Elizabeth Janeway (October 7, 1913 – January 15, 2005) was an American author and critic.
Born Elizabeth Ames Hall in Brooklyn, New York, her naval architect father and homemaker mother fell on hard times during the Depression, leading her to end her Swarthmore College education and help support the family by creating bargain basement sale slogans (she graduated from Barnard College ... more »
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''Like their personal lives, women's history is fragmented, interrupted; a shadow history of human beings whose existence has been shaped by the efforts and the demands of others.''Elizabeth Janeway (b. 1913), U.S. author, critic. "Reflections on the History of Women," Women: Their Changing Roles (1973).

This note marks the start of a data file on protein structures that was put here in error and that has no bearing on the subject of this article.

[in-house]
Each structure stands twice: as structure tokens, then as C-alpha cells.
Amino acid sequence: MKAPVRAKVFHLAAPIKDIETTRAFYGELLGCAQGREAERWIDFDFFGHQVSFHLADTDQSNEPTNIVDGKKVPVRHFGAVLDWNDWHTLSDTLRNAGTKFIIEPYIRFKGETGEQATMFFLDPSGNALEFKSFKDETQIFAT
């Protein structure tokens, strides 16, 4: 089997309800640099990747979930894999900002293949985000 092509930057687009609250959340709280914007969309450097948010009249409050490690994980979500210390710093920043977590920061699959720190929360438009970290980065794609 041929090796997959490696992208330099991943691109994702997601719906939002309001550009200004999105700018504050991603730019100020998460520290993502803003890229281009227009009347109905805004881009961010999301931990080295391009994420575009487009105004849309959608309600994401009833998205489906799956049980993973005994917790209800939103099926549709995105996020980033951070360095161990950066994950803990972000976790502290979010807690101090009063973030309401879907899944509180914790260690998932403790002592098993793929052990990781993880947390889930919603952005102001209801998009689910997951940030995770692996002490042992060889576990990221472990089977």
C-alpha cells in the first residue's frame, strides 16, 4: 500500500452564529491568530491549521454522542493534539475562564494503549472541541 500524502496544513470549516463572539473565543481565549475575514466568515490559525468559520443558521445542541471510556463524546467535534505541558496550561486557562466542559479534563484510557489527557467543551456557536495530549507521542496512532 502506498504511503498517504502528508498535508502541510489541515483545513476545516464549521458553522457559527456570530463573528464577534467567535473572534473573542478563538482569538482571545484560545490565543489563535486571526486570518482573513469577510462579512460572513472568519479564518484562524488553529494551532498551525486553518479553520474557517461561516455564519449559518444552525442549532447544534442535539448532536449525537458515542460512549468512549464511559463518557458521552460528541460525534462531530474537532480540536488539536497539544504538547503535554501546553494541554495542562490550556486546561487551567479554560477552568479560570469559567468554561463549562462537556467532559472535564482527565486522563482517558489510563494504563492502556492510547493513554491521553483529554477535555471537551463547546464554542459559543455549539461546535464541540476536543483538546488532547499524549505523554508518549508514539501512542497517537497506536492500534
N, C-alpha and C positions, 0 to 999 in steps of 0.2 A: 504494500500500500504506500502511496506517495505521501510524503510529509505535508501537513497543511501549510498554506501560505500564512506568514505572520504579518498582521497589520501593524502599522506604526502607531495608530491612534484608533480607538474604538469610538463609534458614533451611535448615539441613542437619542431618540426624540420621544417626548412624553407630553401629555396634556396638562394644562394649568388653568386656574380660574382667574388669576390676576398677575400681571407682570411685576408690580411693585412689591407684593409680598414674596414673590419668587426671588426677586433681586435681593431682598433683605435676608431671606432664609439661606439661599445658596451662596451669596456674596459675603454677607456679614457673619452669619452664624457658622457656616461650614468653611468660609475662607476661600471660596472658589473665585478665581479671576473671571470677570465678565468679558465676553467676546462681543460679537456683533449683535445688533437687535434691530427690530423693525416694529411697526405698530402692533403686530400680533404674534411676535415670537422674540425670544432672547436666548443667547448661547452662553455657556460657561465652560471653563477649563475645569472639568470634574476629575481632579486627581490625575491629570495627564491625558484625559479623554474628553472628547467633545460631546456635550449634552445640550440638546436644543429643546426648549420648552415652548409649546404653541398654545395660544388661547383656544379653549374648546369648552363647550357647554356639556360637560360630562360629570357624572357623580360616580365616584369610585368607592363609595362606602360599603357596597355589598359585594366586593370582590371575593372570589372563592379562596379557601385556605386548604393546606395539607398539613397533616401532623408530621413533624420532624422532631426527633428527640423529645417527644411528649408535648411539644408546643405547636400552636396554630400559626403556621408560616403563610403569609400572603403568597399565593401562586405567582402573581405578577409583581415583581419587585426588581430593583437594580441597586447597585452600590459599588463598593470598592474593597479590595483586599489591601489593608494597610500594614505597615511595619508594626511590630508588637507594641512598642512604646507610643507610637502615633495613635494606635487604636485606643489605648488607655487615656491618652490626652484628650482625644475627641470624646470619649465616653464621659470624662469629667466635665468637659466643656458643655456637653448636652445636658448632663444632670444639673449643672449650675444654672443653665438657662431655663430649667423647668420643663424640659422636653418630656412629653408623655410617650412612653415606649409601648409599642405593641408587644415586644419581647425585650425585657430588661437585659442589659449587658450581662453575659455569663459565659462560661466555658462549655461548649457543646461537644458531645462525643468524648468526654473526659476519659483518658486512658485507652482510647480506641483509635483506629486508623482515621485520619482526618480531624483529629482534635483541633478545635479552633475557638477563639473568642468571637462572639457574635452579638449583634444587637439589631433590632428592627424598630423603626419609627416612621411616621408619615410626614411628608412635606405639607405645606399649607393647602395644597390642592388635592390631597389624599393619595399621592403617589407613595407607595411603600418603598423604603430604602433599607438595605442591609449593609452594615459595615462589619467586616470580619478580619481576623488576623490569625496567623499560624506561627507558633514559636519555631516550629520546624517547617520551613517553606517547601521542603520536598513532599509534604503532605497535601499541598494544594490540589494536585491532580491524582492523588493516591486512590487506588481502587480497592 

''As long as mixed grills and combination salads are popular, anthologies will undoubtedly continue in favor.''Elizabeth Janeway (b. 1913), U.S. author, critic. The Writer's Book, ch. 32, ed. Helen Hull (1950).
''The Goddamn human race deserves itself, and as far as I'm concerned it can have it.''Elizabeth Janeway (b. 1913), U.S. author. "Charles Benedict," Accident on Route 37 (1964).